Intel-Stanford Deal is Cable Chip Play

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Silicon giant Intel Corp. made its long-awaited entry into
the cable market, buying the telecommunications-components business of Stanford
Telecommunications Inc. in an all-cash deal.

The acquisition immediately gives Intel a commercial
portfolio of cable-modem, set-top-box and headend-component products, vaulting it into a
rapidly growing broadband-communications sector now dominated by such vendors as Broadcom
Corp. and Texas Instruments Inc.

Stanford -- which is divesting the
telecommunications-components business as part of its own acquisition by Newbridge
Networks Corp. -- has a customer list that includes General Instrument Corp., Com21 Inc.,
Hybrid Networks Inc., Tellabs Operations Inc. and NetGame Ltd.

Intel has made no secret of its ambitions to be a major
player in the broadband-communications arena. But beyond an aborted attempt to acquire
chip-maker Libit Signal Processing Ltd., it has yet to commercially produce silicon for
cable modems or headend equipment.

The Stanford deal mirrors other moves Intel has made to
expand or create a presence in key areas such as high-speed networking, which it
accomplished with its buyout of integrated-circuits provider Level One Communications Inc.
earlier this month.

"It's similar to what we did with Level One in the
communications space generally, which gave us a whole lineup of communications
chips," Intel spokesman Tom Beerman said.

Stanford's subscriber-products lineup includes
modulator/demodulator chips required for full two-way interactivity, such as its
"STEL-2176," which provides all physical-layer receive and transmit functions on
a single chip.

The company also makes a wide range of application-specific
ICs for a variety of digital-communications platforms, including digital-subscriber-line
service.

Intel had already been active in the
research-and-development side of the cable-data business.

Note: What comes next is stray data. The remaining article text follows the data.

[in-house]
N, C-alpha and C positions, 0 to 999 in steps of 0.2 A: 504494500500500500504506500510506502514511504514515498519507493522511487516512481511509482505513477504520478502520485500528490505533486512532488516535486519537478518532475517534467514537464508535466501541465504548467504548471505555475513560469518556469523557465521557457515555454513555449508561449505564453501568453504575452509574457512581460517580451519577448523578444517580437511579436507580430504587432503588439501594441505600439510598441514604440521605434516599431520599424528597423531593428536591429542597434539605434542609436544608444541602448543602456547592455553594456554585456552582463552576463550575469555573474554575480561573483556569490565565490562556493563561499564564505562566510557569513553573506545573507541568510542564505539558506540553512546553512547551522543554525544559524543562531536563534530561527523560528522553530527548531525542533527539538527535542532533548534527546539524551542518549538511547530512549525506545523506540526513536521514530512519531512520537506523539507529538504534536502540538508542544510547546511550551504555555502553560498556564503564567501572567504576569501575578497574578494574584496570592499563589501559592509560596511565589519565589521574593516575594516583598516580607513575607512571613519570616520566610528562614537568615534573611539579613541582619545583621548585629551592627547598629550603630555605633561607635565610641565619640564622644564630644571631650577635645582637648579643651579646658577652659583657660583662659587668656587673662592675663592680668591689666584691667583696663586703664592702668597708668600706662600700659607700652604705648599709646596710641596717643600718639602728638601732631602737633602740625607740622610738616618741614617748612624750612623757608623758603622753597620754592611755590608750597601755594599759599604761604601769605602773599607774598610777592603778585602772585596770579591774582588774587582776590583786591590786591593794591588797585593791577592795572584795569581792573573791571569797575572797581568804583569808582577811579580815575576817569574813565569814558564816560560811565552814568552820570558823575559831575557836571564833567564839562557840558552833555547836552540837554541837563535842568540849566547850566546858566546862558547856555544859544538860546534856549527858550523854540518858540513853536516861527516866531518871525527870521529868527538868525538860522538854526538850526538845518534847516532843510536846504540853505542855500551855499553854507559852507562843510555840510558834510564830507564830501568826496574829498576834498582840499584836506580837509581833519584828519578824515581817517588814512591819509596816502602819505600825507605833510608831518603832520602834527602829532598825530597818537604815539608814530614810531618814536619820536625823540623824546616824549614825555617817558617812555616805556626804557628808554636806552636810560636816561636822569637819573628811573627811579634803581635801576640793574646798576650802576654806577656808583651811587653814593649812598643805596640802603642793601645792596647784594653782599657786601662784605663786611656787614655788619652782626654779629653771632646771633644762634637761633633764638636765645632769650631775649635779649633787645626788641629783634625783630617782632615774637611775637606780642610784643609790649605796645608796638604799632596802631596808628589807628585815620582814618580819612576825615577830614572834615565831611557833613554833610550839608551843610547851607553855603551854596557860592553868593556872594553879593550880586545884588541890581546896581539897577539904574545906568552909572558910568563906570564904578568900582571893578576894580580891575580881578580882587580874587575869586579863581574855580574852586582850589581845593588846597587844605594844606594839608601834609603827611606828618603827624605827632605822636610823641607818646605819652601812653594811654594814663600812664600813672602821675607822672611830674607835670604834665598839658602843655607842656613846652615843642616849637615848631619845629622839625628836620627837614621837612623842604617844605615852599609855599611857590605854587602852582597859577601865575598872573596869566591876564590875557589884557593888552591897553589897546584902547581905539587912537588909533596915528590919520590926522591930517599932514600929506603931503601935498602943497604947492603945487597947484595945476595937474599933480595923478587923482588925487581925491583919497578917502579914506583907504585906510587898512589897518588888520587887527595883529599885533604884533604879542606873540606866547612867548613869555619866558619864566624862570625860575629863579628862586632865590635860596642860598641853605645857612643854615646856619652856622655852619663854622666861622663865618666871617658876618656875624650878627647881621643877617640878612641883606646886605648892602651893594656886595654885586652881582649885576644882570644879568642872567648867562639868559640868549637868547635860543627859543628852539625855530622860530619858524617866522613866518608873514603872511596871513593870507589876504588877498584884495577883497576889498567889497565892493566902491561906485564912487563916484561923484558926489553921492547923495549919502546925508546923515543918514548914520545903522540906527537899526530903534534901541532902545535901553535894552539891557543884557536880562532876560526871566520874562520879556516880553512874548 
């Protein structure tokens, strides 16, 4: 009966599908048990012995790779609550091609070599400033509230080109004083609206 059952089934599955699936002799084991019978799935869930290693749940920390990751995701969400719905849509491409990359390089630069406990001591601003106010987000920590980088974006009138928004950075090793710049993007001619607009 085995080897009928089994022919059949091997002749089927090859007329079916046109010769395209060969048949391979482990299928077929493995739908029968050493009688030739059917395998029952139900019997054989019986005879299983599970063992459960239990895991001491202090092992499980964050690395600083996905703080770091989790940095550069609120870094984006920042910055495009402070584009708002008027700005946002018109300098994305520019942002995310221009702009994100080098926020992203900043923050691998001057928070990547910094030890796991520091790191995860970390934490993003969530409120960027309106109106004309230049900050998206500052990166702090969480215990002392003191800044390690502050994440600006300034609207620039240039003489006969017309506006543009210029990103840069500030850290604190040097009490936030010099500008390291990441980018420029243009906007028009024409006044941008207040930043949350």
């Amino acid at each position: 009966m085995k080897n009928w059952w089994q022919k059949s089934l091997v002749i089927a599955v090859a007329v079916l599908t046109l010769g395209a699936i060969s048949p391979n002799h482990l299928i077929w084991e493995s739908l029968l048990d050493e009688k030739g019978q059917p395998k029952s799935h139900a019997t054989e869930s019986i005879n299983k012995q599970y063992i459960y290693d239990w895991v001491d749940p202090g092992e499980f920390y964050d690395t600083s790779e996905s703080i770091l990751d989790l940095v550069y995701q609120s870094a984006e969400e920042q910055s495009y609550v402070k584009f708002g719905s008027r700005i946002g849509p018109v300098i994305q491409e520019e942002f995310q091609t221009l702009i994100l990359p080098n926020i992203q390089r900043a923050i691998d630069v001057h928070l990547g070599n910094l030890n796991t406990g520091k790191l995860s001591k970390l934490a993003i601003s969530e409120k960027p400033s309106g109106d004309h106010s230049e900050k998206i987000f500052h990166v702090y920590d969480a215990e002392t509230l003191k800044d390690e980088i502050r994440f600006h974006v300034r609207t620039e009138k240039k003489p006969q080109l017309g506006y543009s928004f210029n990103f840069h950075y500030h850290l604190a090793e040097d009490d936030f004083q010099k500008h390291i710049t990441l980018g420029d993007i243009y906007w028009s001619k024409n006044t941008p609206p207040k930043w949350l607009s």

The company worked with Libit to create a draft
specification for Cable Television Laboratories Inc. for host-based cable modems, which
backers said would be dramatically cheaper than current designs because much of the
modems' processing power would be provided by their host computers.

Intel reportedly made buyout overtures that were rejected
by Libit -- one of only two providers of silicon in modems with CableLabs interoperability
certification -- before TI swept up the company.

The Stanford business will be integrated into Intel's
network-communications group, which, in the short term, will continue to sell Stanford
products.

In the future, Intel plans to add more people and other
resources to the division, but the firm would not immediately disclose any details of its
plans.

Newbridge will retain Stanford's wireless-broadband product
and satellite-personal-communications groups, and the company indicated that it would
continue to rely on the telecommunications-products division for chips.

"The cable and broadband-wireless market segments
share similar technical challenges," said Conrad Lewis, executive vice president of
Newbridge's access-products group, in a prepared statement.

"We believe the combination of Stanford's silicon
technology and Intel's technical and marketing strengths will help to overcome these
challenges and accelerate the deployment of cable and broadband-wireless solutions
industrywide," he added.

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